The best way to cover plants with fairy lights without causing damage
Here are my top tips for decorating plants and trees with fairy light without damaging the trees or the lights.
LED are the perfect choice for outdoor lights to be used in trees or on shrubs. These lights will stay cool to the touch and therefore will not cause any heat or damage to plant leaves.
LED lights can be solar powered or plugged into a power outlet. As long as they are designed for the outdoors, waterproof and plugged into an outdoor power point that is designed to be weather proof they will be fine for your plants.
The best way to safely wrap fairy lights around your plants is to choose solar powered. These can be independently placed in your yard, run completely without being plugged into a power socket and waterproof versions can withstand the weather.
Solar fairy lights are perfect if you live in an area that gets winter sun. This means your festive lights can be powered by the sun, saving you power and they can be set to automatically turn off.
Choose outdoor fairy lights
It is very important when choosing fairy lights for you home to choose ones that are made for the outdoors. Whether they are solar or plugged into power, outdoor fairy lights will be designed to withstand the weather.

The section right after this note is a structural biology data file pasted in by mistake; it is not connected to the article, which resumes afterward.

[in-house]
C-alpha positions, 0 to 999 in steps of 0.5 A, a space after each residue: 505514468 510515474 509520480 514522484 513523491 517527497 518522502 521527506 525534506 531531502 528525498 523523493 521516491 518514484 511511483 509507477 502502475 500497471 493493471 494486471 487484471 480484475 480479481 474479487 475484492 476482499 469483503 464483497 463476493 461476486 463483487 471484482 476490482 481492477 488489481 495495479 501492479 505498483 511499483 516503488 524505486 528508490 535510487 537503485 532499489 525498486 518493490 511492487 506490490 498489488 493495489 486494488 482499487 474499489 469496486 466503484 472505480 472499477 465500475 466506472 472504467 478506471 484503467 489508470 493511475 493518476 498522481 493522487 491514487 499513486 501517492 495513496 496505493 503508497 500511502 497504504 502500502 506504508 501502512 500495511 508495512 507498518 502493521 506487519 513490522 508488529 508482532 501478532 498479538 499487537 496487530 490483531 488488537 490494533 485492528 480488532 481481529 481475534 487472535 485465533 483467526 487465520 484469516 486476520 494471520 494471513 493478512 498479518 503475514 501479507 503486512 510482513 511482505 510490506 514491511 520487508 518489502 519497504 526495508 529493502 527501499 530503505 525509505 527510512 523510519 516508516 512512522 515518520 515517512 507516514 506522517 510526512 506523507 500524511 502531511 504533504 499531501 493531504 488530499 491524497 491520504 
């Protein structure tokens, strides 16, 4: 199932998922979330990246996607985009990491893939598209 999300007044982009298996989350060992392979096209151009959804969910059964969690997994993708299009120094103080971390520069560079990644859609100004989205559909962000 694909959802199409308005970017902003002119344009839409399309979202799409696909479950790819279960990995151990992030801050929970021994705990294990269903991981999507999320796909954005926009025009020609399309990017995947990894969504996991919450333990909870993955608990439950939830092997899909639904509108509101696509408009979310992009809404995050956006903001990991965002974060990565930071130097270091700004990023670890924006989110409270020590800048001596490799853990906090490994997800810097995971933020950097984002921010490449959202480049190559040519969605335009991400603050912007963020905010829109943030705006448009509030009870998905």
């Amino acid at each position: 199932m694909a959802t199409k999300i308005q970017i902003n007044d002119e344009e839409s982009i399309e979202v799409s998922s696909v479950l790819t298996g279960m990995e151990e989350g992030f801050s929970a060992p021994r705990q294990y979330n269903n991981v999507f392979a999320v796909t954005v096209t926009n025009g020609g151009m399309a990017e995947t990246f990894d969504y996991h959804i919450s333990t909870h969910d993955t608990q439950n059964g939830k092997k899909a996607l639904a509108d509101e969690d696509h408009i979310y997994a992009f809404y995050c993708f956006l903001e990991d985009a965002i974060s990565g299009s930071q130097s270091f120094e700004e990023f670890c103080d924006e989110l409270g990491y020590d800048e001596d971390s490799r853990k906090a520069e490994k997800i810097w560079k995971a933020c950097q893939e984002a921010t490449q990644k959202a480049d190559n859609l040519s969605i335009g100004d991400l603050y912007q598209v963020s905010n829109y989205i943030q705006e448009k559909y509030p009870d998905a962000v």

Place outdoor fairy lights in your yard when you are ready for the festive season or even use them for weddings or outdoor parties. They can be set up ahead of time and you won’t have to worry if a brief shower comes past.
Check the light heat levels
While outdoor, LED fairy lights are the best choice it can be tempting to dig out some old lights you have had sitting around your garage and put them in your trees.
I would only use old lights in trees if you are certain they can be used for the outdoors and can be plugged in safely. It is also important to test them before wrapping them around trees or shrubs to see if they stay cool.
Outdoor lights are fine if they stay cool but warm lights can disturb your plants growth. Always wrap them around trees with fresh green growth to reduce the risk of damage to the leaves.
Can you leave fairy lights on all night without harming the plant?
Fairy lights can be left on all night without harming the plant although it is best to turn them off if you have this option. Solar lights will generally automatically turn off after 3-4 hours as the energy stored in the battery from the days sun is used up.
Fairy lights that plug into the wall can have timers but it is also easy to flick them off before you go to bed. Try to do this rather than leaving them on all night so you plants get a rest in the dark.
Are fairy lights bad for plants? | Summary
Fairy lights are not bad for plants in the short term. Decorate trees or shrubs with LED fairy lights for the festive season, weddings or parties to add an amazing feature to your yard. Pair these with garden lights to light the path as your guests enjoy your backyard.
I am an accredited practicing dietitian, experienced gardener and a dedicated cook. I love writing and sharing my experience so you can learn from my successes and mistakes.